subscribe: Daily Newsletter

 

Schools from Alex, Diepsloot compete on robotics

0 comments

On Sunday 16 October, teams from townships and private high schools will be vying for top honours with robots they built and programmed in the first AfrikaBot competition, a robotics challenge hosted by the University of Johannesburg’s Faculty of Engineering and the Built Environment (FEBE). There is also a category for engineering undergraduate teams.
AfrikaBot has been billed as ‘the world’s most affordable robotics competition’. The University of Johannesburg’s (UJ) TechnoLab, which falls under the School of Electrical Engineering, has reduced the cost of getting involved in robotics for disadvantaged teenagers without any compromise in quality. The teenagers build the robot themselves rather than simply importing a complete robot.
The first AfrikaBot competition takes place at Zwartkops International Raceway near Centurion.
In the AfrikaBot 2016 challenge robots have to make their way through a maze autonomously, that is without wireless control, as is accepted practice in many high profile international robotics competitions.
“AfrikaBot is a fantastic opportunity for teenagers from underserved communities to get involved in pre-engineering activities that were not available to them before,” says Michael Ettershank.
Ettershank is in charge of the RobotScience project at UJ Technolab, which organises the robotics classes that form part of the University of Johannesburg’s community outreach programme in Alexandra Township and Diepsloot.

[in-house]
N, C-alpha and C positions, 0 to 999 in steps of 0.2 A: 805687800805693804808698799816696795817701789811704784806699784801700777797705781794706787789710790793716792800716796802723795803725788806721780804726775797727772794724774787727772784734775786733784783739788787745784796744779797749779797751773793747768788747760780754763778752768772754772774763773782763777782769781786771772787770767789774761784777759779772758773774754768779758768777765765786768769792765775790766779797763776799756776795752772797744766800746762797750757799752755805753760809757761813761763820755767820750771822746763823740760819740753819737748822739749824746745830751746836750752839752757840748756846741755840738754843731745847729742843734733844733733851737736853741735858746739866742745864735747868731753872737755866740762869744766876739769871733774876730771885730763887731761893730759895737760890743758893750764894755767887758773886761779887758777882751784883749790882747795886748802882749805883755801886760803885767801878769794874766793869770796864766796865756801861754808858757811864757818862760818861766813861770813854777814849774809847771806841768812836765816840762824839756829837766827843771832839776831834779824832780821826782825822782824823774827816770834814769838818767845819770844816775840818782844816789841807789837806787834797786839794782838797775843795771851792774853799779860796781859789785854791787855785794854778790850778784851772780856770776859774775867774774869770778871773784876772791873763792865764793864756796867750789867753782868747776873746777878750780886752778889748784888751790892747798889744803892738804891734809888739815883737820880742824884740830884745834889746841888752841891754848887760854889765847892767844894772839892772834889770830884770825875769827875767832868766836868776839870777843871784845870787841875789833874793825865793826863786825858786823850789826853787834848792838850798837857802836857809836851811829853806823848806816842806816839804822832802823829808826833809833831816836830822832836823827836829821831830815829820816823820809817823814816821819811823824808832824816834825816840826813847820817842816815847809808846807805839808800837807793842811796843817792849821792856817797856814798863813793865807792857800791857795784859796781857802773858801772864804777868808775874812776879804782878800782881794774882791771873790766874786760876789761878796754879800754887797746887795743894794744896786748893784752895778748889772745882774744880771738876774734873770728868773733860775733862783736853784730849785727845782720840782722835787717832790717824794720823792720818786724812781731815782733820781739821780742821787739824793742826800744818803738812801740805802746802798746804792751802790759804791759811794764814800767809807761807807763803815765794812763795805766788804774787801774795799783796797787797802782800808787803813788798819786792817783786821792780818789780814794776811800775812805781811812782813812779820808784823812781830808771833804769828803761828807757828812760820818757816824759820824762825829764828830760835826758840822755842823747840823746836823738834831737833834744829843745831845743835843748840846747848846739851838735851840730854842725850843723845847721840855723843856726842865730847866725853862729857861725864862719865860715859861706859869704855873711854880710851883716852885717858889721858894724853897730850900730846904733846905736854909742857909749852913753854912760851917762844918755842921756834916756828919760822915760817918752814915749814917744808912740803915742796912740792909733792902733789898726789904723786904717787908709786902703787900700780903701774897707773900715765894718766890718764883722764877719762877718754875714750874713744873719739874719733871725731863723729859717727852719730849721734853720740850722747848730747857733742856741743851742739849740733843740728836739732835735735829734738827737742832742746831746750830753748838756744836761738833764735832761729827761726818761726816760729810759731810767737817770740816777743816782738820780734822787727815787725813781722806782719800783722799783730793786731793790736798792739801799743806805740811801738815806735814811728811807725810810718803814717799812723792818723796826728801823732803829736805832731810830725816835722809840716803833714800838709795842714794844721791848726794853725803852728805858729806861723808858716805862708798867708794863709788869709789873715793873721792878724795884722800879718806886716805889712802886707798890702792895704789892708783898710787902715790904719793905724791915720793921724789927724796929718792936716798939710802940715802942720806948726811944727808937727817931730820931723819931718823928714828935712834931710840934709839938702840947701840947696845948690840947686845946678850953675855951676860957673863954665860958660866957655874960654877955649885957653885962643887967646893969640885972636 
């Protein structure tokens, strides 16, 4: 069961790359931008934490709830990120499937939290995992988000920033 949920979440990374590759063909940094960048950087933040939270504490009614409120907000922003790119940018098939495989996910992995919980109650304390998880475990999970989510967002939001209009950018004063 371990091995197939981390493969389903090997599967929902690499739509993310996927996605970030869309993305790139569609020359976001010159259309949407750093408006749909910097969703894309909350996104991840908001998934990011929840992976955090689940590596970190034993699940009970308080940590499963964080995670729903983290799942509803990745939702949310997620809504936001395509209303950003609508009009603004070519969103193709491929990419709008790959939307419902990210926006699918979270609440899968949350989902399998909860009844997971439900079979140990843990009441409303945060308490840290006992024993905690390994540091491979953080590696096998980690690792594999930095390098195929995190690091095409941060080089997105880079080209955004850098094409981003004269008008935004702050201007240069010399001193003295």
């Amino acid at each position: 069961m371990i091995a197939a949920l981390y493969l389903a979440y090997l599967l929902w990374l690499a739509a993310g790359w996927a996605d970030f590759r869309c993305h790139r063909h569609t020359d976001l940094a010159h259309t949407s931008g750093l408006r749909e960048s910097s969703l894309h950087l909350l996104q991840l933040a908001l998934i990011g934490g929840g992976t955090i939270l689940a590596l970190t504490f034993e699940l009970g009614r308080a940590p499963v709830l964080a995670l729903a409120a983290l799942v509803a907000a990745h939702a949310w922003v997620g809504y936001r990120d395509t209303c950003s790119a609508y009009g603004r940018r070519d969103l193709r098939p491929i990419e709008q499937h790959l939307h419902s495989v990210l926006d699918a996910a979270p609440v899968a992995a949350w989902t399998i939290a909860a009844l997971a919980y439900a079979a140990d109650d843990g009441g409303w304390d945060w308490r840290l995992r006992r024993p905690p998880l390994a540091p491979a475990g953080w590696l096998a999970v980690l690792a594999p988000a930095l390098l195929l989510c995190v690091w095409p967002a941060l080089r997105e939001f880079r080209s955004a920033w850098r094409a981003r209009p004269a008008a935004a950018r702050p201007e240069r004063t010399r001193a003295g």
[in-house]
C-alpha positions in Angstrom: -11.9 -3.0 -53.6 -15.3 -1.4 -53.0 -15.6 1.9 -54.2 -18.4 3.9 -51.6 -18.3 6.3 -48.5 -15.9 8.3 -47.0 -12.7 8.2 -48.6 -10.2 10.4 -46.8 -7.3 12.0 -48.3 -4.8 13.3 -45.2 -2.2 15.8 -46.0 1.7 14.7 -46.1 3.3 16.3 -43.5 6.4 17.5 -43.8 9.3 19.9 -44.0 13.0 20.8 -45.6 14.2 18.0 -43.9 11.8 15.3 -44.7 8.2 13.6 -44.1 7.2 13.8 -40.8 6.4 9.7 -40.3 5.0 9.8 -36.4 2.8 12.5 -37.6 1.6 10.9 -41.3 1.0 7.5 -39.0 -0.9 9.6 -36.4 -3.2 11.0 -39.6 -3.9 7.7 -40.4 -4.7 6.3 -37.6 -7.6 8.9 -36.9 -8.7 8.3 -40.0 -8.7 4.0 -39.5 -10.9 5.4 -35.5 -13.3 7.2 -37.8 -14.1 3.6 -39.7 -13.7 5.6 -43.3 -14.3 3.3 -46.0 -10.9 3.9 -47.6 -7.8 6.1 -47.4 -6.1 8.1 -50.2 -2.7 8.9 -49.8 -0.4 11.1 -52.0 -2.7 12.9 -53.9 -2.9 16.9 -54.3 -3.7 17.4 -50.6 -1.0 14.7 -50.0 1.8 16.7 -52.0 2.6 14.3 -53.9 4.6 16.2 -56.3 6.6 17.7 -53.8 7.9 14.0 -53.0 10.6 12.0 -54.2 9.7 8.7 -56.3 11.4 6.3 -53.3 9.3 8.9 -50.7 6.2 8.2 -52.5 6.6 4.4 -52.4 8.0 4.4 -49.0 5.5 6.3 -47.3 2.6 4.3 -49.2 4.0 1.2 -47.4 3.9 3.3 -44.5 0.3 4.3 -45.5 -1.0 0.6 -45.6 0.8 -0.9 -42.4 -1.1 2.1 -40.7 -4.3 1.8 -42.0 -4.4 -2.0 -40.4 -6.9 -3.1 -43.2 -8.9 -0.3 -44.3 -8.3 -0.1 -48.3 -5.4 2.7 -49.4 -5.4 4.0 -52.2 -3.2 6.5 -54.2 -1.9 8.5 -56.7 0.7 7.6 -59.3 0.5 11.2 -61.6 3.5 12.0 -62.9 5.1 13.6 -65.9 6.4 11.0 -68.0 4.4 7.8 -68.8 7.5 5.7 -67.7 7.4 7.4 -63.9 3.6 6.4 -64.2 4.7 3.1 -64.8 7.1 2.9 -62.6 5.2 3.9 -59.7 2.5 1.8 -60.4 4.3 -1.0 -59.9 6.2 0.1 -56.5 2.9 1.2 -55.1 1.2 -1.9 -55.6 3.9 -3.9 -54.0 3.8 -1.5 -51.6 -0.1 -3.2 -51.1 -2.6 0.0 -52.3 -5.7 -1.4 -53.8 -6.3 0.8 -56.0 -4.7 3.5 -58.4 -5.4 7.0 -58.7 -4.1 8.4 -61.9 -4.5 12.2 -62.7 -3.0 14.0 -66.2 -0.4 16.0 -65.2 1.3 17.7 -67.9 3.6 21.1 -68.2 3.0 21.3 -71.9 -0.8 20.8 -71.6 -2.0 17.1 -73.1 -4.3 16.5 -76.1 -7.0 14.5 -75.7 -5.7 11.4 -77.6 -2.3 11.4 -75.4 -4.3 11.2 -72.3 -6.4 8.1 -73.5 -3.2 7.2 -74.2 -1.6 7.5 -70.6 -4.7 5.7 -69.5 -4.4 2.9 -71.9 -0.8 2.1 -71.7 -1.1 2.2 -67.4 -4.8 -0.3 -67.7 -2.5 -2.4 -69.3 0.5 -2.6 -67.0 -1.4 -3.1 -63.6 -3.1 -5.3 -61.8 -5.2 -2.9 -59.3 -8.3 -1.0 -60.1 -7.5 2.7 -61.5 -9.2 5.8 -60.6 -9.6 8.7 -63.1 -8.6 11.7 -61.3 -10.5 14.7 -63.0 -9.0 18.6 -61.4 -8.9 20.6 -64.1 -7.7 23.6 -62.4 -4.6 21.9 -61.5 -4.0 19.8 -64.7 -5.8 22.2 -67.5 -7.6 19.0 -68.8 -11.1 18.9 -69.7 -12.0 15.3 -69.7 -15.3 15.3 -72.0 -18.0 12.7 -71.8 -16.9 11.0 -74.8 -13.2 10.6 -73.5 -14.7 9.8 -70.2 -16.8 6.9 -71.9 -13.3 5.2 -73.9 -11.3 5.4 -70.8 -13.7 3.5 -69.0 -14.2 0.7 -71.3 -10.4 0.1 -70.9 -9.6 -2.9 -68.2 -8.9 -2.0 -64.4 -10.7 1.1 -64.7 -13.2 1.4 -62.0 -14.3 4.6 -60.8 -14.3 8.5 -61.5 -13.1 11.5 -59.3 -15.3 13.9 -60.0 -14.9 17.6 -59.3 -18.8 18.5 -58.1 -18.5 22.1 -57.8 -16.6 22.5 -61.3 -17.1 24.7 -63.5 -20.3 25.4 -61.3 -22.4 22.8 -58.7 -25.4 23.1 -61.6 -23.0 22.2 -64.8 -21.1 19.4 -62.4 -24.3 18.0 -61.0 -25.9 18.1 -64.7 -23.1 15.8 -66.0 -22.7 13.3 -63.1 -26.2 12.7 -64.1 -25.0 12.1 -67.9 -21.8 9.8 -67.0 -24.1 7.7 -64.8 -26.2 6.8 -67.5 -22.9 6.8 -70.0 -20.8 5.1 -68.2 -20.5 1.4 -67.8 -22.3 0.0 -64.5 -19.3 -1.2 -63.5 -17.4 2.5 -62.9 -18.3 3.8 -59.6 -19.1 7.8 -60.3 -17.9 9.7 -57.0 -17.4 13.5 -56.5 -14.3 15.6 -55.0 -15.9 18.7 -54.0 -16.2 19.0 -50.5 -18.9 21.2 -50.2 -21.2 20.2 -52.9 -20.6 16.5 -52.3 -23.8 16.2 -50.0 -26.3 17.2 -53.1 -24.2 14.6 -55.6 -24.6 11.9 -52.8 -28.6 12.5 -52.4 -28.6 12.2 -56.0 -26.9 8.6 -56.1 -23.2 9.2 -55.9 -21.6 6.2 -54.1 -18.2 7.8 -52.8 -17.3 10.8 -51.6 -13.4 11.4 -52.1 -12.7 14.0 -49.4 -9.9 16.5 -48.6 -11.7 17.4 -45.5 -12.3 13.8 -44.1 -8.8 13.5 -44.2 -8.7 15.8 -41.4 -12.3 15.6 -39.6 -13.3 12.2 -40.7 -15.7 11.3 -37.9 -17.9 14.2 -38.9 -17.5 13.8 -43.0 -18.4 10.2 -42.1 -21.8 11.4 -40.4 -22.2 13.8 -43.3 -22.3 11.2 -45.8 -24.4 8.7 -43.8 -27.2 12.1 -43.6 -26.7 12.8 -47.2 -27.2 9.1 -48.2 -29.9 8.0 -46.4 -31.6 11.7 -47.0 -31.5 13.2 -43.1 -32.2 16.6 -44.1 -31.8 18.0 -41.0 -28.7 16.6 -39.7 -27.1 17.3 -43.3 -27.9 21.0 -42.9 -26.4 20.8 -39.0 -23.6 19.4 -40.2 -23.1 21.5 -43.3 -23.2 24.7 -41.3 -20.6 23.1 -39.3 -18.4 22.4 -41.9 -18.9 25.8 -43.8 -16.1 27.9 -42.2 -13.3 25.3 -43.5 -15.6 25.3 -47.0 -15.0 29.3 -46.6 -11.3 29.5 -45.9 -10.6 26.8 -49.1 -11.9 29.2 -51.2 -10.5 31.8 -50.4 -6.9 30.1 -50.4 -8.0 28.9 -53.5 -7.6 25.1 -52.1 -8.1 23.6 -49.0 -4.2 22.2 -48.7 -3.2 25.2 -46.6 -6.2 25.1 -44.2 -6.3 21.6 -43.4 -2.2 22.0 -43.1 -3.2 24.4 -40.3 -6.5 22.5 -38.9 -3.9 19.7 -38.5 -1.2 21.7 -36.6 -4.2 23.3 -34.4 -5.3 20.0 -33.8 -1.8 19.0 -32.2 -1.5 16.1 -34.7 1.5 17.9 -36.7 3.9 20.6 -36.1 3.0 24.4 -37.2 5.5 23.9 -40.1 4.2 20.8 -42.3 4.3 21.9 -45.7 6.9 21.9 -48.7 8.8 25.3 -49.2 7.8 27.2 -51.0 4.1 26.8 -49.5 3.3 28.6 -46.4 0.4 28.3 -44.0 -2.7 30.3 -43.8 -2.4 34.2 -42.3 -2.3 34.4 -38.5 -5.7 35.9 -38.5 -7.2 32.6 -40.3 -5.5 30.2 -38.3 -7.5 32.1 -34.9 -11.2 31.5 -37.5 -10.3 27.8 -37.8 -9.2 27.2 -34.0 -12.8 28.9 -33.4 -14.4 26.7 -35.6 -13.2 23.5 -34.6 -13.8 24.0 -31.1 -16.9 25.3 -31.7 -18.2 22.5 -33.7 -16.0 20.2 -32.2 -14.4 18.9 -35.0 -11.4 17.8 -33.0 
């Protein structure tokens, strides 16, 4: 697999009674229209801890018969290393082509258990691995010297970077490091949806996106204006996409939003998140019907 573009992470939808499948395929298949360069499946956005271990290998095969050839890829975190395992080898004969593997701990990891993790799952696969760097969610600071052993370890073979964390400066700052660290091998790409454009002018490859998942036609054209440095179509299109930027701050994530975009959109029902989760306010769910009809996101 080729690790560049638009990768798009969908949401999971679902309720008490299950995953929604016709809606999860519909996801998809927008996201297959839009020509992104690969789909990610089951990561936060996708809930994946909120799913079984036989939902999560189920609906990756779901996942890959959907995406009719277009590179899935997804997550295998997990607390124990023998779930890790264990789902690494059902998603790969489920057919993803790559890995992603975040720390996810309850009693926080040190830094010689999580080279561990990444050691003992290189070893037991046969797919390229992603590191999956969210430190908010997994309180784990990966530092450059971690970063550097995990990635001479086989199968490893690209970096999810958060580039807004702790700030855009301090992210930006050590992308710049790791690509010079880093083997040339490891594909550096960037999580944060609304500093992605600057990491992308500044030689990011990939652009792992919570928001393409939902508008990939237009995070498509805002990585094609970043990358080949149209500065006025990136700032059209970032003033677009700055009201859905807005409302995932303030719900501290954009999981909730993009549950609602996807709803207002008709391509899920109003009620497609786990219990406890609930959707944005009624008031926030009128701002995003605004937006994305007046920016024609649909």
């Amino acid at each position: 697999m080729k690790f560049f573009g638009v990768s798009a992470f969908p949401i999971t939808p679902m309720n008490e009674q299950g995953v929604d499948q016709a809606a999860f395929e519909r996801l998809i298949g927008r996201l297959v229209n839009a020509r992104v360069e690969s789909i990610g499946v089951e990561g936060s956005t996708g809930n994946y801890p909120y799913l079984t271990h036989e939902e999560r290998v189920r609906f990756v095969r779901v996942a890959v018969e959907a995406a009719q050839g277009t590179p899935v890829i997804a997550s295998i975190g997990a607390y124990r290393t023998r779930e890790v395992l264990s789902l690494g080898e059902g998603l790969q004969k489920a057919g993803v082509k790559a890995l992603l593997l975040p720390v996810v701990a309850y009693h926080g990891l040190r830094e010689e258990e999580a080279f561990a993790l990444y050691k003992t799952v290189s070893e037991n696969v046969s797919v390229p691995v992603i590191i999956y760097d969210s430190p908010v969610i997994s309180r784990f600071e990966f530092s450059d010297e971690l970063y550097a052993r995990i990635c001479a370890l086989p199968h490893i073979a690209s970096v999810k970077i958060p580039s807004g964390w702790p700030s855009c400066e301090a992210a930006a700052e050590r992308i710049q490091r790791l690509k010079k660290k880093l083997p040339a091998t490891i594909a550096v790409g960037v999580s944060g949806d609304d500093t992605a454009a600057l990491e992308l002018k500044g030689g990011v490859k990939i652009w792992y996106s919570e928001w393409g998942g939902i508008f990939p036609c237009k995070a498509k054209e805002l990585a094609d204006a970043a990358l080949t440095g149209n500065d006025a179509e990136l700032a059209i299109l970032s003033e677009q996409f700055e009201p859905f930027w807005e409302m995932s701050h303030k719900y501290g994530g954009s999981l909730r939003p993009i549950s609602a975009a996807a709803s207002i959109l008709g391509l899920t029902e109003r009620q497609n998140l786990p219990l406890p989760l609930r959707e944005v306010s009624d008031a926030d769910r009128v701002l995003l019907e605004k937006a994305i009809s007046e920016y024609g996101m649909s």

“Working with robotics equipment can motivate teenagers to do better at maths and science, and may be the catalyst that helps them find the confidence to enroll for engineering courses at University of Johannesburg. However, in the past robotics kits have been so costly that entering competitions has been limited to just the wealthy elite. To make robotics affordable we are making some of the parts ourselves right here at UJ TechnoLab. We’ve also partnered with the South African Institute of Electrical Engineers (SAIEE) who have provided funds to purchase some of the parts we can’t make,” says Ettershank.
“Another enabling factor has been the availability of free software anyone can download from the internet, where depending on the skills level of the teenagers they can program the controller with easy graphics at first, and then start using a text code software later on when they have acquired those skills in the training programme.
“School learners have also seen the benefits of integrating recycled stuff into their robots – peanut butter bottle lids and rubber bands have proven to be the most effective wheels on the robots,” says Ettershank.
Various versions of the AfrikaBot are on display at UJ TechnoLab, a training facility that regularly receives visits from large groups of high school learners who want to find out more about opportunities in the engineering profession, and what studying engineering entails.
TechnoLab is located at the Kingsway Road campus of the University of Johannesburg (UJ) and forms part of the UJ Faculty of Engineering and the Built Environment.
“In 2013 two teenagers who trained with the RobotScience project were placed second at the World Robotics Olympiad (WRO), held that year in Jakarta, Indonesia. They beat the German team that had a huge sponsorship from BMW AG. However, first place went to a team from the United Arab Emirates (UAE), where the government was investing millions of dollars each year into their school system because they are trying to prepare for when the oil runs out.
“It is our hope that the teenagers who are learning to program a small desktop-scale robot through a maze today will be building industrial control and solar energy management systems in just a few years,” says Ettershank.